This may not pertain to anyone here, but everytime I read about contacting or marketing ones son, it causes me to cringe. Makes me think of selling a used car. Will anyone buy it if they haven't seen and like it? On the other hand I guess someone has to know that the car is for sale. However, when it comes to baseball players and college, doesn't everyone know the player is obtainable by someone?
College coaches want what they see. They don't worry, too much, about what they haven't seen or don't know. They are busy recruiting what they want. Yet if they hear from a reliable source that there's a very talented player out there it will carry a lot of weight. These reliable sources would not be the player or parent in most cases.
First of all, something I figured out a long time ago. If you tell me how great you are, it's likely to go in one ear and out the other. However, if someone else is telling me how great you are, it will remain between the ears.
A true story
Because of what we do we are around college coaches a lot. Many we consider as close friends and they feel comfortable talking about players with us.
Once we were at an event with about 6 or 7 college coaches shooting the bull in the tower. A certain player (a good player) was brought up by one of the coaches (a well known ACC coach) He mentioned they were interested in the kid until they started getting contact from the parents. It wasn't so much the message they received, but this coach talked to another coach from the SEC and it turned him off.
The email he received from the players parents was exactly word for word the same letter sent to the SEC coach. Something to the affect that the college was his dream school and though he is being recruited by a large number of major programs, none would make him as happy as this college. If the offer to your school is close we will be very excited.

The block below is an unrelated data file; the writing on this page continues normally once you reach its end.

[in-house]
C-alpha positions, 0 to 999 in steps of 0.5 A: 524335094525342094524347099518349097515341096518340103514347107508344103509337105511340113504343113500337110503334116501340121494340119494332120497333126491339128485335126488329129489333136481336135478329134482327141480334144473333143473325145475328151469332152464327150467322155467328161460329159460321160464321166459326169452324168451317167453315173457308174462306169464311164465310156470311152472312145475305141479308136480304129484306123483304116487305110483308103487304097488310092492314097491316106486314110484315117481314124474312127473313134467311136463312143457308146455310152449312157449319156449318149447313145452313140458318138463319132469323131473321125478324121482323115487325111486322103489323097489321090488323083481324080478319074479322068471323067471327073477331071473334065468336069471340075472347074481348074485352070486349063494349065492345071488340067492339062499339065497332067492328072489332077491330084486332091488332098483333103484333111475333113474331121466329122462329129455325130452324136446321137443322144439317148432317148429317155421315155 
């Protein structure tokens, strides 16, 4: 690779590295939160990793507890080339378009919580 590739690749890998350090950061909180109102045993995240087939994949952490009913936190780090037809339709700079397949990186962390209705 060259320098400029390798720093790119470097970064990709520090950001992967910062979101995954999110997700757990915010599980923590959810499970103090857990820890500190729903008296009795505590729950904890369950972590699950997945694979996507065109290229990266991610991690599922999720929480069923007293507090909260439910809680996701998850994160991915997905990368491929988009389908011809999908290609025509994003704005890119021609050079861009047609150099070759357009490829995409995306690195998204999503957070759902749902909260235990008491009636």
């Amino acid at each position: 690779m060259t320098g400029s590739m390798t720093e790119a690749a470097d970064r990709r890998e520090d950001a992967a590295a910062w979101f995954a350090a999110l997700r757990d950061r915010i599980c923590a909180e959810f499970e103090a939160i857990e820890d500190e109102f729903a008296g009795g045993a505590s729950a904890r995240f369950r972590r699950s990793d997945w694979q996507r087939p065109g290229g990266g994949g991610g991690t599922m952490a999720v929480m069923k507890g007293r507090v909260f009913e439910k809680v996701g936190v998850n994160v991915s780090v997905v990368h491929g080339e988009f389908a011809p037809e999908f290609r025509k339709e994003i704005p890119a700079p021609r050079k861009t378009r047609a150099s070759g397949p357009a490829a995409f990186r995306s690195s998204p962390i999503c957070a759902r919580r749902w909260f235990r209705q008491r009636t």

As this coach was telling us this story, most of the others laughed and said they recieved the exact same letter.
Now if the kid was a superstar rather than just another good player it might be different. Except those few that are superstar types don't have to sell anything.
None of the coaches tried to recruit the player above. All mentioned that the "mass" marketing attempt had turned them off. In a small way, the people involved became a laughing stock, though no on e outside that group knew anything about it.
I only bring this up as a reminder. Over marketing can backfire and honesty is important to lots of people.
On another note, even we get information about players and lots of videos. Some of this comes in such a large package that the postage must cost an arm and a leg. When the information gets past 100 pages and the video is an hour long, you have to wonder why. Not to sound rude, but why would anyone care if a 17 year old was an ice skating champion when he was 9 years old? Or that he mows the yard every week.
Maybe I've been hardened over the years, but it seems like the most important thing is to get in front of them and let them see you and decide how much they want you. Then if it still requires a bunch of marketing, you got in front of the wrong people.
I hate it when people refer to us as a recruiting service. I'm not in favor of recruiting services. I want the truth, not a recommendation that someone paid for. Yes, people pay us, and often they get recruited... But it is based on their ability not because they bought a recruiting package. In a way I would consider recruiting services as "over" marketing. I do understand that some are better than others.
I alway get a kick out of someone being responsible for $100,000,000 (or whatever) in scholarships. I would have no idea of the number of dollars in scholarship money players who did our stuff got. I could say $100 Billion dollars and maybe someone might believe it. Truth is, not sure I could tell you exactly how much any player receives in scholarship money. Seems like we don't really need to know that. Scholarship money is based on the players talent and academic ability... Recruiting services and people like us have nothing to do with that.
BTW, I'm referring to what would be described as "over" marketing here. Not to be confused with other types of communication.
Just some thoughts that probably won't help anyone, but controversial enough that maybe it will create some good discussion.